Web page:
A leading legislator in the party of former prime minister Yevgeny Primakov said today he doubts that Primakov will run for president, further clearing the field for the front-runner, Acting President Vladimir Putin.
Oleg Morozov, secretary of the coordinating council of the Fatherland-All Russia movement, made the comments as speculation mounted here about whether Putin, who enjoys high public approval ratings based on his prosecution of the war against separatist rebels in the southern region of Chechnya, will face any serious competition in the March 26 vote.
"I do not think that our potential candidate, Yevgeny Primakov, will want to join the presidential campaign now," Morozov told journalists.
Primakov, who served as prime minister in the aftermath of an August 1998 ruble devaluation that shattered the Russian economy, headed a political bloc with Moscow Mayor Yuri Luzhkov in the parliamentary elections last month. Both have been considered possible presidential candidates, and Primakov announced on the eve of the parliamentary vote that he would run.
But Primakov's chances have suffered several setbacks. Putin, who was a little-known veteran of the KGB a few months ago, is now running Russia and commands his office's powerful tools--including two of the three major television channels.
Primakov and Luzhkov were targets of a smear campaign in the parliamentary races, engineered by the coterie of aides and financiers around former president Boris Yeltsin. Primakov's ratings subsequently fell, partially eroded by the rise in Putin's popularity. Then this week, a group of prominent regional governors formerly allied with Primakov and Luzhkov announced they will support Putin for president, a major setback for Primakov because the governors have sway over election procedures in their regions.
Primakov has not restated his intention to run since Yeltsin's surprise retirement on Dec. 31. The presidential election originally scheduled for June 4, will now be held March 26, forcing possible contenders to accelerate their campaigns. To qualify for the race, they must submit a half-million signatures supporting their candidacies by Feb. 13 to the Central Election Commission, which will certify a final list of candidates later in the month.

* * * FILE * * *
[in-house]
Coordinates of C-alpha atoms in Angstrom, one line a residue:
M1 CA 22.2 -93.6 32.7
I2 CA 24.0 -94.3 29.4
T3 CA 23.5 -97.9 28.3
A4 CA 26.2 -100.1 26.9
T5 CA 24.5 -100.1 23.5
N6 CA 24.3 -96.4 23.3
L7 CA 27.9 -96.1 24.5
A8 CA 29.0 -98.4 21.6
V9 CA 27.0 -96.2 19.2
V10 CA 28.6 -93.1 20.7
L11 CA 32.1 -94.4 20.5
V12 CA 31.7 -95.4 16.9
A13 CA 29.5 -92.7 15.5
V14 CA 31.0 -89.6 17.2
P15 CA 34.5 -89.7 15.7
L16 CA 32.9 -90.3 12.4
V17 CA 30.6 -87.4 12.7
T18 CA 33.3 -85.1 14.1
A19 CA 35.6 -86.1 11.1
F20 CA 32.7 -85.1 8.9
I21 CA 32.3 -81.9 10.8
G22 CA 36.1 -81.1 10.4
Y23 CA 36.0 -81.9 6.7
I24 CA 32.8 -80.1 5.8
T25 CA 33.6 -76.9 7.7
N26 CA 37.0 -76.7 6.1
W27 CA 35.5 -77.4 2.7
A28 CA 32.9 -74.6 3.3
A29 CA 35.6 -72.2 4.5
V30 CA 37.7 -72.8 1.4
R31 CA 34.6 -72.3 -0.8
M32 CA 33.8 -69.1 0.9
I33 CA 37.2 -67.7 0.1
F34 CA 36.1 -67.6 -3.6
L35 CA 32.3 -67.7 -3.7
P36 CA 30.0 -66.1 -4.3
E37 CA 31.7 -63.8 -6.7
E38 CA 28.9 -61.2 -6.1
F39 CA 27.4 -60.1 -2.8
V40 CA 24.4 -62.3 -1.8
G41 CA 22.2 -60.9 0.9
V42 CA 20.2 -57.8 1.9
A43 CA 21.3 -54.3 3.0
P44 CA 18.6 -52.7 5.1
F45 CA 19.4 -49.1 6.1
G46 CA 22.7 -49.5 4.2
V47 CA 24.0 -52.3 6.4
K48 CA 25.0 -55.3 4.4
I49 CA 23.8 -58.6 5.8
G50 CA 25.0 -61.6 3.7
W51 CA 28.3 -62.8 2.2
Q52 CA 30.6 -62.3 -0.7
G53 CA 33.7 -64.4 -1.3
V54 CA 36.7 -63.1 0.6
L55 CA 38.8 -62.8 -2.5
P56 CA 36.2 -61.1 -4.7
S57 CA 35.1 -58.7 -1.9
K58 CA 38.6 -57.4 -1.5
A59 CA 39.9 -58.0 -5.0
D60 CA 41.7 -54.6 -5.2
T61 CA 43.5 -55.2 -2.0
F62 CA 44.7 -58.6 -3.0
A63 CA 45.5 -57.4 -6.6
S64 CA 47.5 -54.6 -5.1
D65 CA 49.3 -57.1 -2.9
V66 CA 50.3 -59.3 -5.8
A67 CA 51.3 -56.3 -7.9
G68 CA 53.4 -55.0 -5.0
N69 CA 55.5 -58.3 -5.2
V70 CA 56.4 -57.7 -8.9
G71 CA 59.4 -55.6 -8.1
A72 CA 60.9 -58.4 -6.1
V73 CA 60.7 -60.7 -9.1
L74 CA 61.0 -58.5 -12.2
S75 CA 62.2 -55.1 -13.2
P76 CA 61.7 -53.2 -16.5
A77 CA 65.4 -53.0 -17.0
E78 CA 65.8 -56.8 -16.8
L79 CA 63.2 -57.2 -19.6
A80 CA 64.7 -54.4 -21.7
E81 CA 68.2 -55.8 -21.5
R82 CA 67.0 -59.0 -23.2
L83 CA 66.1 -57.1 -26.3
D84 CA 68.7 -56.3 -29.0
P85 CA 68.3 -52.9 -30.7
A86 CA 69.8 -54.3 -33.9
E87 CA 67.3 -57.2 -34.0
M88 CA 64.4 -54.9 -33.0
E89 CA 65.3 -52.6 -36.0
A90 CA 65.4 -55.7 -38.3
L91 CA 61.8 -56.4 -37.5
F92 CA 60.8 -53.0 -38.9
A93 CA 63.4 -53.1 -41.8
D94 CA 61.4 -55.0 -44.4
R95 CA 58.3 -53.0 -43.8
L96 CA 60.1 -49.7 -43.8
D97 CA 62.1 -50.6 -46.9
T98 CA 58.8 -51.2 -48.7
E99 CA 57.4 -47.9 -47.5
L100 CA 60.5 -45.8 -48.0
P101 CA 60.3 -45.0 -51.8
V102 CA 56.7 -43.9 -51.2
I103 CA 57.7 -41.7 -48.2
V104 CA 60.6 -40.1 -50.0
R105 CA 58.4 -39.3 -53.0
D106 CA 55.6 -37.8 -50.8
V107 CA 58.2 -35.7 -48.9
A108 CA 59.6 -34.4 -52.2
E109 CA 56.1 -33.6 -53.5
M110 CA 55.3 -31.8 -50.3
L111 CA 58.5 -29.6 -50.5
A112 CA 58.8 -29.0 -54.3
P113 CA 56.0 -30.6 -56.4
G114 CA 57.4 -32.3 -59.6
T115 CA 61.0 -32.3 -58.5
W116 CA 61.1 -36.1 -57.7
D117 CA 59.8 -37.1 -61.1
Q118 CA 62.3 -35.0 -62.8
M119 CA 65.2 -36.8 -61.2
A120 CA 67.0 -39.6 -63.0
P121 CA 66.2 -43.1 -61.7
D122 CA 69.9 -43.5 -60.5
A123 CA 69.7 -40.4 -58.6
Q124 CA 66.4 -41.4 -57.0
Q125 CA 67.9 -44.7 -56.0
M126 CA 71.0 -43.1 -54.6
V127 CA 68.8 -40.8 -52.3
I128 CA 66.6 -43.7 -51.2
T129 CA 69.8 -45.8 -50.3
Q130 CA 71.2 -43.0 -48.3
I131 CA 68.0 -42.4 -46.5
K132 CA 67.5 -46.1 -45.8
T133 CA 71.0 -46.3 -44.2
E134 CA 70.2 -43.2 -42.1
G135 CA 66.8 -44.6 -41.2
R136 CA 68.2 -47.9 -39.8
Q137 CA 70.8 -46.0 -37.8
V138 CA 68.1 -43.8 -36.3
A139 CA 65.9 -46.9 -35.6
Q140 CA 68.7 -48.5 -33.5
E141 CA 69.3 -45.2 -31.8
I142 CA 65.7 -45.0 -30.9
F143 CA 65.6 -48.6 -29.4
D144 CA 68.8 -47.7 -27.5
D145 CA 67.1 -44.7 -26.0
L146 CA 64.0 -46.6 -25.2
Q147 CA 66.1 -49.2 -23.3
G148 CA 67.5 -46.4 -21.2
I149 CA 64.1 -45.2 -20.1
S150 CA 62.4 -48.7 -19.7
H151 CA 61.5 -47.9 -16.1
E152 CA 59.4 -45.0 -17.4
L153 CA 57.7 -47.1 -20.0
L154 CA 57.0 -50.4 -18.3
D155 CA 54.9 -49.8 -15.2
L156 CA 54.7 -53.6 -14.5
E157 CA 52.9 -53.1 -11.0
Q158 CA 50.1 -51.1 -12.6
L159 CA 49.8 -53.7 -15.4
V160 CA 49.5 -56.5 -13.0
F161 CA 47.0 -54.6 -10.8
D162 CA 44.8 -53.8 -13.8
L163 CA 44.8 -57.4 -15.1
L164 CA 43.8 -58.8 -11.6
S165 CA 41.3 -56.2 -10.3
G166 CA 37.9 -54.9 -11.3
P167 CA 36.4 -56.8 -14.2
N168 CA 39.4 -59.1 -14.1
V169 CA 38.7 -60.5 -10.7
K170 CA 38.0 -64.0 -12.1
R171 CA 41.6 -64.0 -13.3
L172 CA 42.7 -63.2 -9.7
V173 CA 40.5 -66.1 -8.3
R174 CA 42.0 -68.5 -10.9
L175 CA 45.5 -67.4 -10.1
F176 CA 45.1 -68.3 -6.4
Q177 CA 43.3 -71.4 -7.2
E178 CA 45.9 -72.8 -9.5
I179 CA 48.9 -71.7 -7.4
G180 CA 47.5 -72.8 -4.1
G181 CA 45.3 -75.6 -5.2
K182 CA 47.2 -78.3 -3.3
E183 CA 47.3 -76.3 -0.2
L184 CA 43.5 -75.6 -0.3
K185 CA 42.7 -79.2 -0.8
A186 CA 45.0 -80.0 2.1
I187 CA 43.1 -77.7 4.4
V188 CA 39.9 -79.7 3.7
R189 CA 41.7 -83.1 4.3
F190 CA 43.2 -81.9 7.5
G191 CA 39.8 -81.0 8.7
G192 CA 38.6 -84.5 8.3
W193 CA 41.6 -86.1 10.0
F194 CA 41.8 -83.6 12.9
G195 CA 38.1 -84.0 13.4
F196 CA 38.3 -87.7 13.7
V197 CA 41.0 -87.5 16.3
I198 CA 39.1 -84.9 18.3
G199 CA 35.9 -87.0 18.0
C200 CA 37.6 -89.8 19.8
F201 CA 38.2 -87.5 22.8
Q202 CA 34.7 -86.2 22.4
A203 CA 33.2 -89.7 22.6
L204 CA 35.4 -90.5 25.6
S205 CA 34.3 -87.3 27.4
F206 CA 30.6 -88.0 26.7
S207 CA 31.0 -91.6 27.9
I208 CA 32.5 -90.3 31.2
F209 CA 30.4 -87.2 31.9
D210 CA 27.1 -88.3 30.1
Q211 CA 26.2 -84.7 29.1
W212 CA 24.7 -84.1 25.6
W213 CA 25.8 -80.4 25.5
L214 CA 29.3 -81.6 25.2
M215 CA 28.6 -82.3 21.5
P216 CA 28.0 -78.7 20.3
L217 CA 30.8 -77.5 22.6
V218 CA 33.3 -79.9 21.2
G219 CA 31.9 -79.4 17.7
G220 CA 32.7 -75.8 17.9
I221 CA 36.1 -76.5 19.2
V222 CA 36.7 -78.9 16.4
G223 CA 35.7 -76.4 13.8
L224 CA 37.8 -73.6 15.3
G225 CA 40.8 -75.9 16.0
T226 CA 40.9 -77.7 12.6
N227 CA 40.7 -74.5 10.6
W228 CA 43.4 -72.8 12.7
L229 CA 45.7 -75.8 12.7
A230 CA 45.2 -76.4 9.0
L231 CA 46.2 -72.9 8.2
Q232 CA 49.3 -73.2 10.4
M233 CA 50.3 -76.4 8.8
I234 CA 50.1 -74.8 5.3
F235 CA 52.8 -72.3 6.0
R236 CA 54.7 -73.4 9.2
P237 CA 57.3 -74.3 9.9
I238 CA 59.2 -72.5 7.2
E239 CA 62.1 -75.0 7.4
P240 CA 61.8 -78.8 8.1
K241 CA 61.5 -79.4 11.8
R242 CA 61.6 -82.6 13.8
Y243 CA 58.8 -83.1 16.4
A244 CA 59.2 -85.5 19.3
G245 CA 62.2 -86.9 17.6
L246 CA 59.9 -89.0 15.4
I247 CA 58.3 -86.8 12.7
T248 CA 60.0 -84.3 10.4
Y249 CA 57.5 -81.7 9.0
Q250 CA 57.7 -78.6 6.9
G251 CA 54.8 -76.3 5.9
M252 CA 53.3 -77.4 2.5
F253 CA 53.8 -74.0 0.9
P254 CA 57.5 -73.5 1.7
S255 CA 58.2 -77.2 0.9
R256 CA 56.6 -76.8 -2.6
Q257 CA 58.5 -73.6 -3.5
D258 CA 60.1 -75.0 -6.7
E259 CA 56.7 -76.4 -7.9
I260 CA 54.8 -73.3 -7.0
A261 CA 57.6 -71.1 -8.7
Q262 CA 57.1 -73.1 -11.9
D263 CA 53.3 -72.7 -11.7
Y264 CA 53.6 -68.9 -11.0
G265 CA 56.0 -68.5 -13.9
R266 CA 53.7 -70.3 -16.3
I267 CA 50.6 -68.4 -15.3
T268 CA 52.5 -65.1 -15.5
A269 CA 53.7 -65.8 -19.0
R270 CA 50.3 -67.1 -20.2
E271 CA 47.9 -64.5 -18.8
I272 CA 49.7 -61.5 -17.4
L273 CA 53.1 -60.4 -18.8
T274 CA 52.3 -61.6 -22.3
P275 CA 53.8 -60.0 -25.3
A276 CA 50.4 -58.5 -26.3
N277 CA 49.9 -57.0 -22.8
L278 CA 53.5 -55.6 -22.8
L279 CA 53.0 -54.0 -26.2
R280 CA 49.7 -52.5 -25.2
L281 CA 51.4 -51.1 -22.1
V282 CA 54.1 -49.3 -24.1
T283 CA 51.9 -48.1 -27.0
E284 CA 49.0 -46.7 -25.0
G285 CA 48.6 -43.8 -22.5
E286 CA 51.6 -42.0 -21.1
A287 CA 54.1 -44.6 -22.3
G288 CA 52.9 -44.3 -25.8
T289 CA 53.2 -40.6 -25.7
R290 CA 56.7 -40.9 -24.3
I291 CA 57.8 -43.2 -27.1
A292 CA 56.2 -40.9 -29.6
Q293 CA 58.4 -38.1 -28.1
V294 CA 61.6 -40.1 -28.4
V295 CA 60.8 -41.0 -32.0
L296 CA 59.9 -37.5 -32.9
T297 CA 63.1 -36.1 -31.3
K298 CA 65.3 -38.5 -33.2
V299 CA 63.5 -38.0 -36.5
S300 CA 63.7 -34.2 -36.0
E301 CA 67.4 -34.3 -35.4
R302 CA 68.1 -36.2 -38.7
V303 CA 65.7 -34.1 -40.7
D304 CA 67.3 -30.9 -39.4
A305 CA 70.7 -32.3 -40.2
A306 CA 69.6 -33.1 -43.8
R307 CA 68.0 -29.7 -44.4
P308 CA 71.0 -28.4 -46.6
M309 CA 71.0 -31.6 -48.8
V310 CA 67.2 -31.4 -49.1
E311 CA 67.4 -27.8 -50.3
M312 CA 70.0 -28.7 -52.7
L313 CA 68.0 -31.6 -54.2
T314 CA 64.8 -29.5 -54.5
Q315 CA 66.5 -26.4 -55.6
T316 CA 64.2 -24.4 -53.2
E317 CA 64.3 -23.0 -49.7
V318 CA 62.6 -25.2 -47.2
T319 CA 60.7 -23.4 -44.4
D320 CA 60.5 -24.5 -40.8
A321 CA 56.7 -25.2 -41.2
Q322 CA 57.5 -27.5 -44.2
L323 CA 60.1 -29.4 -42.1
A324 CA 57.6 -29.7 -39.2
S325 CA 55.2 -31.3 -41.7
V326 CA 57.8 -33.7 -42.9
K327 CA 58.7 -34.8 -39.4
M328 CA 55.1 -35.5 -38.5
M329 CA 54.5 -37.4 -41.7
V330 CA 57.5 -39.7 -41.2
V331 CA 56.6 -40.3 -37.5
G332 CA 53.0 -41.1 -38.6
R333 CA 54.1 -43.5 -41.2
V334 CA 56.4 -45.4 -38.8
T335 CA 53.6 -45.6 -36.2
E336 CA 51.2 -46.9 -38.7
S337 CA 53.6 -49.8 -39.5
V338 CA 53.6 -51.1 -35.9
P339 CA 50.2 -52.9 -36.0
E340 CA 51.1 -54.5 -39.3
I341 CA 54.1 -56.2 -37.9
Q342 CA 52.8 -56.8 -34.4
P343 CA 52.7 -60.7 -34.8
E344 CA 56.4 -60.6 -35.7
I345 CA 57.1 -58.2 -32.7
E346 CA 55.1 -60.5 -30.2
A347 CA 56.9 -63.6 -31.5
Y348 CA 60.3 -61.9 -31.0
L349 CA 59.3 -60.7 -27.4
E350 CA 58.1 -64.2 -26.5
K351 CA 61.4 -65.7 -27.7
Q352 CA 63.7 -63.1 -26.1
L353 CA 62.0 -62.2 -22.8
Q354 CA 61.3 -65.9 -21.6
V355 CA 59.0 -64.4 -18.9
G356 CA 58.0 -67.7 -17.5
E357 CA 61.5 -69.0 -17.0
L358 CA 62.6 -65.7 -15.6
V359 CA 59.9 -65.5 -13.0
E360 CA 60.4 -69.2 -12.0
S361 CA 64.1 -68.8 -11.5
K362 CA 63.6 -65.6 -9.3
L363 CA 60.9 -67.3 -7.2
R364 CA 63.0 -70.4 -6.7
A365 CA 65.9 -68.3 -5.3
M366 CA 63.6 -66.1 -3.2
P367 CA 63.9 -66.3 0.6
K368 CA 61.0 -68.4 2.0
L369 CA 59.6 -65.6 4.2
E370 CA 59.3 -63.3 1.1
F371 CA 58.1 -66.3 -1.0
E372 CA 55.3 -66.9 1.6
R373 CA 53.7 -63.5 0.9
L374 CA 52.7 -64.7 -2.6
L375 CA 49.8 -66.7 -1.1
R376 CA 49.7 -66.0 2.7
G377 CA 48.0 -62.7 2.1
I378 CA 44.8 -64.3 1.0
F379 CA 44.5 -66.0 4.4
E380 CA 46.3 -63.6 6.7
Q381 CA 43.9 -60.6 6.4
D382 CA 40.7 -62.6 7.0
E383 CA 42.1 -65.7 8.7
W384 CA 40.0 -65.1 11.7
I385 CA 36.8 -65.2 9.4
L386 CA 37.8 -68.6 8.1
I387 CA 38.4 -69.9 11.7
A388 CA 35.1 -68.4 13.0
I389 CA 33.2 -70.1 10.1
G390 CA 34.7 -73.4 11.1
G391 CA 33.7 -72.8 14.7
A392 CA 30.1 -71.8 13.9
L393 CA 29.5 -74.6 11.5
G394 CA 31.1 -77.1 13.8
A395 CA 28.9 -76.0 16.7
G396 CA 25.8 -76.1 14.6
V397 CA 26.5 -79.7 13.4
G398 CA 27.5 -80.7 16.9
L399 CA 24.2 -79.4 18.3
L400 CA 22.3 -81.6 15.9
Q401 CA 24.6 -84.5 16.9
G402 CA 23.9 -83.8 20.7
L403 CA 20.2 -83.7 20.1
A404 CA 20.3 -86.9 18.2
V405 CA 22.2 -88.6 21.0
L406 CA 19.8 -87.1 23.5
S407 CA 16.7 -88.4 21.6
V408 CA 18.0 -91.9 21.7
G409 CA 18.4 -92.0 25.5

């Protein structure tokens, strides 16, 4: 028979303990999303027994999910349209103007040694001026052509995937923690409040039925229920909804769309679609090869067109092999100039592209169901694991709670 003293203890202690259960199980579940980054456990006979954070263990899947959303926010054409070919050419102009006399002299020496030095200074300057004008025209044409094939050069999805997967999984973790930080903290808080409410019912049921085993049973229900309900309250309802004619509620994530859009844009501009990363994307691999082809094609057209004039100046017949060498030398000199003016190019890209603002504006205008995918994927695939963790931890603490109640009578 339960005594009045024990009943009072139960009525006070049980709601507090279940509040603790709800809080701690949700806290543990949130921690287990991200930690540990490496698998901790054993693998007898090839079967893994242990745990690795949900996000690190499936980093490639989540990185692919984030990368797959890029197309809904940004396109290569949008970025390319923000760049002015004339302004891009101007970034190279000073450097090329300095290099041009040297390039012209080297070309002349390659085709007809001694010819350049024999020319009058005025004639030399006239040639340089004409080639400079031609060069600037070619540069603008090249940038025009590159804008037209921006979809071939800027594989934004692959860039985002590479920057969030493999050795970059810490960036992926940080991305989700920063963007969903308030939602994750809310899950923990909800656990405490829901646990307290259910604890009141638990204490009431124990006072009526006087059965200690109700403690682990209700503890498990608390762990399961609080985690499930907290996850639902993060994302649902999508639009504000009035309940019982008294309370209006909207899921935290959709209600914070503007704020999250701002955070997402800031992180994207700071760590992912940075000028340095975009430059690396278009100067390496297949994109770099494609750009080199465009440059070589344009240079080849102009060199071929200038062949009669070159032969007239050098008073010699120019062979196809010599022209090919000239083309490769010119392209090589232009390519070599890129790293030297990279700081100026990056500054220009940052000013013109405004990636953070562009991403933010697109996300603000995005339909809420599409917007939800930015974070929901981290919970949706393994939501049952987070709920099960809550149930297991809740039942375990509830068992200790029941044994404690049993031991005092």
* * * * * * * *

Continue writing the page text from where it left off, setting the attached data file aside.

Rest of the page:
Primakov's group has not formally decided on its candidate, and it is possible he could run. But Morozov's comments suggested that the former foreign minister and spy chief is rethinking whether he wants to take on Putin. "We believe that today the potential candidate" from Fatherland-All Russia "will hardly be able to get a political rating necessary for victory," Morozov said. He added that it would be "senseless" for Primakov to run against Putin, "who holds similar positions on many points" of policy.
Political parties are now jockeying to choose a speaker of the lower house of parliament, the state Duma, and Morozov said Primakov could be the right person for that post. The leading candidate for speaker appears to be Sergei Stepashin, another former prime minister who is a member of the centrist Yabloko bloc.
Meanwhile, the Communist Party today nominated its leader, Gennady Zyuganov, to be its presidential candidate. Zyuganov has a steady base of about a fifth of the electorate but was defeated by Yeltsin in 1996 and is not seen as a serious challenger to Putin, whose favorable opinion poll ratings have been higher than 40 percent recently.
Yabloko leader Grigory Yavlinsky has announced that he too will run but said he sees Putin as almost invincible. Today, ultra-nationalist legislator Vladimir Zhirinovsky added his name to the list of candidates but agreed that "Putin's chances of winning are certainly bigger than any one of us." Zhirinovsky also predicted Primakov would not enter the campaign.
Meanwhile, Putin approved today what Russian news agencies described as a new national security concept that places additional emphasis on fighting terrorism and organized crime. Details were not available.
Also today, Putin, who has been accused of not having an economic program, endorsed tighter restrictions on exporters, primarily oil, gas and metals giants, forcing them to sell 100 percent of their hard currency earnings on authorized exchanges, compared to the current 75 percent. The measure, suggested by the Central Bank, may run into opposition from the International Monetary Fund, which opposes tighter restrictions on currency, but the Kremlin and the IMF appear to be at an impasse on further loans to Russia, and the proposal could make it easier for Russia to repay its IMF debts.